Last month, the club hosted a seminar and tennis antiques trade show with members of the Tennis Collectors of America (TCA), a non-profit founded in 2003 to promote tennis history.
The seminar featured a slide show of the club's history by 45-year member Bea Hunt, plans for the tennis history library by TCA member Alan Edelman, and memories of the U.S. Open from panelists Linna Hunt, Nancy Crabill, Ray Fitzmartin, Jim Sheridan, and moderator and past president Jack Leibler.
The WSTC was founded in Manhattan in 1892 before moving to Forest Hills in 1913, where members built the United State’s first tennis stadium in 1923.
“Originally, there were 13 charter members who organized our club as a men’s tennis club, but that same year, we held our first club championship for men and women,” Hunt said in her presentation last week. “By the end of our first season, we had five tennis courts and 43 members.”
Historic moments at the club include the Wightman Cup, the first international team match for women on the stadium’s opening day, breaking racial color barriers when Althea Gibson became the first African American to win a national tennis title in 1957, and the birth of the U.S. Open, when Billie Jean King played the first “open” match in 1968.
Two years ago, Edelman, a Baltimore resident, was seeking a New York venue to play tennis, visited the WSTC, and met member James Wilson.
“One of the first things I was told, which was shocking, was that West Side doesn’t have much of an archive,” said Edelman. “I consider this the most important tennis institution in the United States. If we can accumulate an encyclopedic history of all of tennis, it will be a very important thing for the tennis world.”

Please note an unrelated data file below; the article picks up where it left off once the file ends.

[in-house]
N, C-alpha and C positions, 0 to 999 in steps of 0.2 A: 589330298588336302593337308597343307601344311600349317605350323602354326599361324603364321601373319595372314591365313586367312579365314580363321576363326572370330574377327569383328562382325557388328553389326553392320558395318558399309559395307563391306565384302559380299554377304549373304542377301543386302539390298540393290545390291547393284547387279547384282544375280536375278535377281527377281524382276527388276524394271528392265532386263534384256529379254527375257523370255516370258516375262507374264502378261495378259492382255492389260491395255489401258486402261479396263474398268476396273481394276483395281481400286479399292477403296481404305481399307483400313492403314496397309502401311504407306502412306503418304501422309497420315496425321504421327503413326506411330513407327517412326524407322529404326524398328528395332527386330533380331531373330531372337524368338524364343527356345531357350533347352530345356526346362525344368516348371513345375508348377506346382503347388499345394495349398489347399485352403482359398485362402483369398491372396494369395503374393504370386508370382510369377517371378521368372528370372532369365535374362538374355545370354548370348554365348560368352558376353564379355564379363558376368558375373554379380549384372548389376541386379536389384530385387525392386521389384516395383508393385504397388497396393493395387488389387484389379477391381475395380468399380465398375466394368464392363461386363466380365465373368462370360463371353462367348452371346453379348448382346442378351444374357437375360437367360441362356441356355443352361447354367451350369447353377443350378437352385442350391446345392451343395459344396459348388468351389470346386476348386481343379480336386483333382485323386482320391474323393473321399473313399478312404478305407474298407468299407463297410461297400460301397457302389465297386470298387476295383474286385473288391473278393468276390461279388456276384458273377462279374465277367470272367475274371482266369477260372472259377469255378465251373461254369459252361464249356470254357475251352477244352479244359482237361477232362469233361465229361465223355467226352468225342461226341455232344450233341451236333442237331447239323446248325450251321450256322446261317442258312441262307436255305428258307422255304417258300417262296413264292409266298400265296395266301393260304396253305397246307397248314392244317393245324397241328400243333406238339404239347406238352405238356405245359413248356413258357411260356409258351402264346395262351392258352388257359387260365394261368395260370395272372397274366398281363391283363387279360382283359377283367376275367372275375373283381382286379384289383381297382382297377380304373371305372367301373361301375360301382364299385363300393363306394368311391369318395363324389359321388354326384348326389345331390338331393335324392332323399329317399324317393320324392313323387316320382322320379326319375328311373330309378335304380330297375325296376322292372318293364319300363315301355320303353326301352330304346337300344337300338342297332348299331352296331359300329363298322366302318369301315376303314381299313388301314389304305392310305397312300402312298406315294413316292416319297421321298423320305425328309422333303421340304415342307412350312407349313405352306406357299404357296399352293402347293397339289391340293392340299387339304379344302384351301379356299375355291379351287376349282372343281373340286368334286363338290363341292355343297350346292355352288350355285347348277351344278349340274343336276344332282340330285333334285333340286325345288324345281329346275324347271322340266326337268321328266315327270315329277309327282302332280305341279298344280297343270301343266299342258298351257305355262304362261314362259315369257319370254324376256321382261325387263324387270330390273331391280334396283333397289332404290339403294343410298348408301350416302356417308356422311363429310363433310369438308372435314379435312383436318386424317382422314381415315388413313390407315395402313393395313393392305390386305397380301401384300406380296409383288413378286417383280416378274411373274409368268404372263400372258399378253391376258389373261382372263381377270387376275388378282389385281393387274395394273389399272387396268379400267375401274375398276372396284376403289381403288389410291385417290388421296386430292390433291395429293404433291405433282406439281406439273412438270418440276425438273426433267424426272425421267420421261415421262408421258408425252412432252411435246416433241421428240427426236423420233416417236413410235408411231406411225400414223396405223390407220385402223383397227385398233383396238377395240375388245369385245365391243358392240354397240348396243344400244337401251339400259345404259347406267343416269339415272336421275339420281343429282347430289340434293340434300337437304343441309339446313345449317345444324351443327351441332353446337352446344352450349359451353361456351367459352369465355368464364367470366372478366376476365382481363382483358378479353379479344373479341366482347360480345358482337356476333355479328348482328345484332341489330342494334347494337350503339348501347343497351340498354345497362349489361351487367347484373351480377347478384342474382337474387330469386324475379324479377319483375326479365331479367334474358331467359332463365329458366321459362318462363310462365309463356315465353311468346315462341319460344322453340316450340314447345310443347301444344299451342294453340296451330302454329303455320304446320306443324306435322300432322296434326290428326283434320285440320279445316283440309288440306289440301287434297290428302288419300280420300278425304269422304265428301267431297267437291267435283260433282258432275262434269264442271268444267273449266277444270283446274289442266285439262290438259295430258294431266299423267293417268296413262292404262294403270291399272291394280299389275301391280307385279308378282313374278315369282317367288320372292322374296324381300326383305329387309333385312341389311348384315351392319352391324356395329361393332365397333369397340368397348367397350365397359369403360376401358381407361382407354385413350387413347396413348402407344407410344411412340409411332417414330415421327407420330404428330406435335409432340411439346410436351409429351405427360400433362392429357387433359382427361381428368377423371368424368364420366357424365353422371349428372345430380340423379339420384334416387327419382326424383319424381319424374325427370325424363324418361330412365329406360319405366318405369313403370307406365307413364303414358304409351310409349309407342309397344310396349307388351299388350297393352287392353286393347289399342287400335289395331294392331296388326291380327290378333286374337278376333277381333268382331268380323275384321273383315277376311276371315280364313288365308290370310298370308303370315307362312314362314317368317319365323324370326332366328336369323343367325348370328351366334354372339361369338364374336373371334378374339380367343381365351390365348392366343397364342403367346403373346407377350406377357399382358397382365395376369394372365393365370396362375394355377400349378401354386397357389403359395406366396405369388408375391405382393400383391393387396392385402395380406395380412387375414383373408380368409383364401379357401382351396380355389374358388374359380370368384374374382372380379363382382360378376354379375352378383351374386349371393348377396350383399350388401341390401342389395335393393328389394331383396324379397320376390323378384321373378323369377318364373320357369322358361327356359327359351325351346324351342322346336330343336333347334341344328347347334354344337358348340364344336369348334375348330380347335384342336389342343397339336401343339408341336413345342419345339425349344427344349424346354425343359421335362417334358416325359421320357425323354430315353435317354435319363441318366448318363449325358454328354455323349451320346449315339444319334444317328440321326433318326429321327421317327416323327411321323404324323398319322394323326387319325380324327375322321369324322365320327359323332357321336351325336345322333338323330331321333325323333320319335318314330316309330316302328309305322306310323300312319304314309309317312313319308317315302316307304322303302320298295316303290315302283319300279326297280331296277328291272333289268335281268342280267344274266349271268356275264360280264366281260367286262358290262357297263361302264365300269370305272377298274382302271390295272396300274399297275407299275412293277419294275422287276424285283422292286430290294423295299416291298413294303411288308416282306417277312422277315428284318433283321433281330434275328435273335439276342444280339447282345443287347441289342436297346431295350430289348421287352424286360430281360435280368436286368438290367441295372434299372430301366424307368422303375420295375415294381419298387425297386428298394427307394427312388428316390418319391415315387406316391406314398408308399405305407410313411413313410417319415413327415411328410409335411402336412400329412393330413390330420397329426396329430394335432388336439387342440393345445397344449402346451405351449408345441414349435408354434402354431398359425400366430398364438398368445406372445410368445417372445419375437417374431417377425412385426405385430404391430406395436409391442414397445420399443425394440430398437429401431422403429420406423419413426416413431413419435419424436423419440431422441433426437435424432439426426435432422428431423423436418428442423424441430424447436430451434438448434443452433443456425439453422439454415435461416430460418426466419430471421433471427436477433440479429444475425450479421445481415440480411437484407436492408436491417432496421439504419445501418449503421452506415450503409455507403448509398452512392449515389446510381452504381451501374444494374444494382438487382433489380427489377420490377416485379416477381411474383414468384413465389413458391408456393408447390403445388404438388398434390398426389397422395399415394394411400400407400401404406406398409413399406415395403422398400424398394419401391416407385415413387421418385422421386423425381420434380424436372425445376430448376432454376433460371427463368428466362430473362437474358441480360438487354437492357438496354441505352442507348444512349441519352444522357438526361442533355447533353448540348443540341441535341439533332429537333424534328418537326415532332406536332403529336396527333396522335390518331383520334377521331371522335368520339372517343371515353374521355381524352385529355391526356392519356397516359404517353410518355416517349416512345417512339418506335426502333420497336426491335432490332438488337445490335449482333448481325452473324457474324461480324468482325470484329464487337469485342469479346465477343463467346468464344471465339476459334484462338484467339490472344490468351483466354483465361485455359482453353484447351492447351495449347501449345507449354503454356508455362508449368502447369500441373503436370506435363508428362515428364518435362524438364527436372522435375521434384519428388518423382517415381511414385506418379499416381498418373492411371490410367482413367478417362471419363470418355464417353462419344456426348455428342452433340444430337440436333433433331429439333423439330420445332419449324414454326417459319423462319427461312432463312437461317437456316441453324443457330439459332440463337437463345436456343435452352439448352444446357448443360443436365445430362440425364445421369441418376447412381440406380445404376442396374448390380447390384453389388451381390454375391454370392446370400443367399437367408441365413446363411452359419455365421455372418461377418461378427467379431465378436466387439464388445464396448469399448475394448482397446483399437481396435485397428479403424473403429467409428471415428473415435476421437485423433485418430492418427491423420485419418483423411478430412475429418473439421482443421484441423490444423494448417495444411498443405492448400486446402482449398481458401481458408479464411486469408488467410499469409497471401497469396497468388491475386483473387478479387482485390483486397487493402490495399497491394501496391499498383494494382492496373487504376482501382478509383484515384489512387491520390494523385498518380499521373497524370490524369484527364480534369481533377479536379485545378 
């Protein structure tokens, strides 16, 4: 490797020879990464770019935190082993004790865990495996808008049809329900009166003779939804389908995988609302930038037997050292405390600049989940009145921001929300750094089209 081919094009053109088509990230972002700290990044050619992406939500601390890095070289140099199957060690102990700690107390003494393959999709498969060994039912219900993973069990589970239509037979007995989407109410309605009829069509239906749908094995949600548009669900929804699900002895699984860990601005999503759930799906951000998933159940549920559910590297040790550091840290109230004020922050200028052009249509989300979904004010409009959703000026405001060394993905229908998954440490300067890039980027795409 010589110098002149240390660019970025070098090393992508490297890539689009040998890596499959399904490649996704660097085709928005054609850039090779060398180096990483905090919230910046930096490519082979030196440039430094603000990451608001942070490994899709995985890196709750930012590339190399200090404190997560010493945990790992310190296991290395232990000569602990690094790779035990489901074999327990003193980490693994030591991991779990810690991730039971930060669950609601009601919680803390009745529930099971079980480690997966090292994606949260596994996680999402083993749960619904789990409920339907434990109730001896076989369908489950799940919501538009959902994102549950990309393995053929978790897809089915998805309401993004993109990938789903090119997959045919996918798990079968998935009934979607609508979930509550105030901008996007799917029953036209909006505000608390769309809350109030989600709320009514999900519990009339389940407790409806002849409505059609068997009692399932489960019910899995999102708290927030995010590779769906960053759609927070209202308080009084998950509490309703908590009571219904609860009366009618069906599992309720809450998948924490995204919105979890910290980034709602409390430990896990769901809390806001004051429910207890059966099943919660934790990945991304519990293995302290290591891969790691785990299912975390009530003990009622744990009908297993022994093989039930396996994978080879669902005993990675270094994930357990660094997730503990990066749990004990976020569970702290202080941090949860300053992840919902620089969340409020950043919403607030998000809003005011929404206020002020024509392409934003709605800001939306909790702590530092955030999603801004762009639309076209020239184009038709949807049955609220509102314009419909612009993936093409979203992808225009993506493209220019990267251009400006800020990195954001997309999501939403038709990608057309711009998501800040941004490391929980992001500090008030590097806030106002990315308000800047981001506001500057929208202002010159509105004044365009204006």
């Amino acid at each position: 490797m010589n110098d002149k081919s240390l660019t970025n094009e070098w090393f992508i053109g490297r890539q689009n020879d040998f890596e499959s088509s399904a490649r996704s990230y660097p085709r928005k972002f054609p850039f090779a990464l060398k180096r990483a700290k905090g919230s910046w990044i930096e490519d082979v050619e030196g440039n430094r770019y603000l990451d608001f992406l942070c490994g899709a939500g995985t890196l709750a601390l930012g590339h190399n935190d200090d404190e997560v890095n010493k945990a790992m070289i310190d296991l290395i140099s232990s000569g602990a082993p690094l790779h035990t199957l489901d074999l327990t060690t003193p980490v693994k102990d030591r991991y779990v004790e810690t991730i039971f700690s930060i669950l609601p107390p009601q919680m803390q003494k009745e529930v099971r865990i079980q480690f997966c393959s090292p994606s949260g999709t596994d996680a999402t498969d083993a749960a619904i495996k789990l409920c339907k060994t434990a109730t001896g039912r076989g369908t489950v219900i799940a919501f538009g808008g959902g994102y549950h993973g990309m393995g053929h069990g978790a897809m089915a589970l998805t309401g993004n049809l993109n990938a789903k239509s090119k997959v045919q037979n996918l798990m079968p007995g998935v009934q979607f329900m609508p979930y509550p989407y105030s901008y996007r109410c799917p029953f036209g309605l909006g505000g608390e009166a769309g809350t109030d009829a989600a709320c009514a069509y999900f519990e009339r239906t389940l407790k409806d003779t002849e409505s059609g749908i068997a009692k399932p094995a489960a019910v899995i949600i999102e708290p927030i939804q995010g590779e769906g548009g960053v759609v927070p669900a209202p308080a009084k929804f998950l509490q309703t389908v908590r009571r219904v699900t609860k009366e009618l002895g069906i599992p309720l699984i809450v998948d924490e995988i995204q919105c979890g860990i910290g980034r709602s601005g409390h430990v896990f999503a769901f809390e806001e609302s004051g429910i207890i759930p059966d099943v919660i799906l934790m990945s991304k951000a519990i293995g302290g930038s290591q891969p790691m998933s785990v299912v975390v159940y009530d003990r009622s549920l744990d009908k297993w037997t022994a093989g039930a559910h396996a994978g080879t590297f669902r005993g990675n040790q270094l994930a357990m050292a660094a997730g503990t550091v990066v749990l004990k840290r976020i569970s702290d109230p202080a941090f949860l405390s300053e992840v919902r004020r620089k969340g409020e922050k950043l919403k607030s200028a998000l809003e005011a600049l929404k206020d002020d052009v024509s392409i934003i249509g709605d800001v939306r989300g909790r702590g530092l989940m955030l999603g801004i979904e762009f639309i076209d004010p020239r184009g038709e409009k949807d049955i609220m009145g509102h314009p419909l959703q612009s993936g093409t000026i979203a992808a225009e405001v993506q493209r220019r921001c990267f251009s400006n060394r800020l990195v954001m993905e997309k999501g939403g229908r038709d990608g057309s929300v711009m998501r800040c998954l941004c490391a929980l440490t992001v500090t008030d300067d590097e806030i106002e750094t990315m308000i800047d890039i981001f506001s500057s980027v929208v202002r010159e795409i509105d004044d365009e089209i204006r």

The new archive may include Edelman's collection of over 500 magazines featuring WSTC history from 1953 until the late 1980s. The archive will also document memories of the U.S. Open from members like Crabill, who escorted players to center court from 1975 to 1977.
“Jimmy Connors approached me and asked if I was going to escort Chris Evert onto court,” she recalled. “He asked if I would give her a message, and said to tell her that I love her and wish her luck.”
Hunt worked in the pro shop under the stadium and distributed passes to tennis players. She recalled her experience with a Chilean tennis player who made it to the finals.
“On the day of the tournament, his favorite racquet was still being strung and he told me to please bring it out, even if the game was starting,” she said. “I was shy in front of an audience, but ran out, gave him his racquet and got a standing ovation. That was the high point in my tennis life.”
Fitzmartin worked the U.S. Open for nearly 50 years officiating various matches and tournaments.
“As an umpire, we had to show up at 9 a.m. every day,” he said. “If the match ran three hours, you had to stay that long with no bathroom breaks. You had to wear a blazer and a long sleeve shirt and tie, no matter what the weather was.”
TCA members expressed their support for a public archive. President Becky Desmond, a founding member from Pennsylvania, has been teaching tennis since 1967.
She may donate her personal photos of Chris Evert and Jimmy Connors walking the grounds, and another of Connors and Ilie Năstase cleaning the lines on court after a rain.
“I look forward in seeing how the TCA can help the WSTC, and it’s wonderful that this venture will take place on the historic site and memorabilia will not be locked up in a closet somewhere,” she said.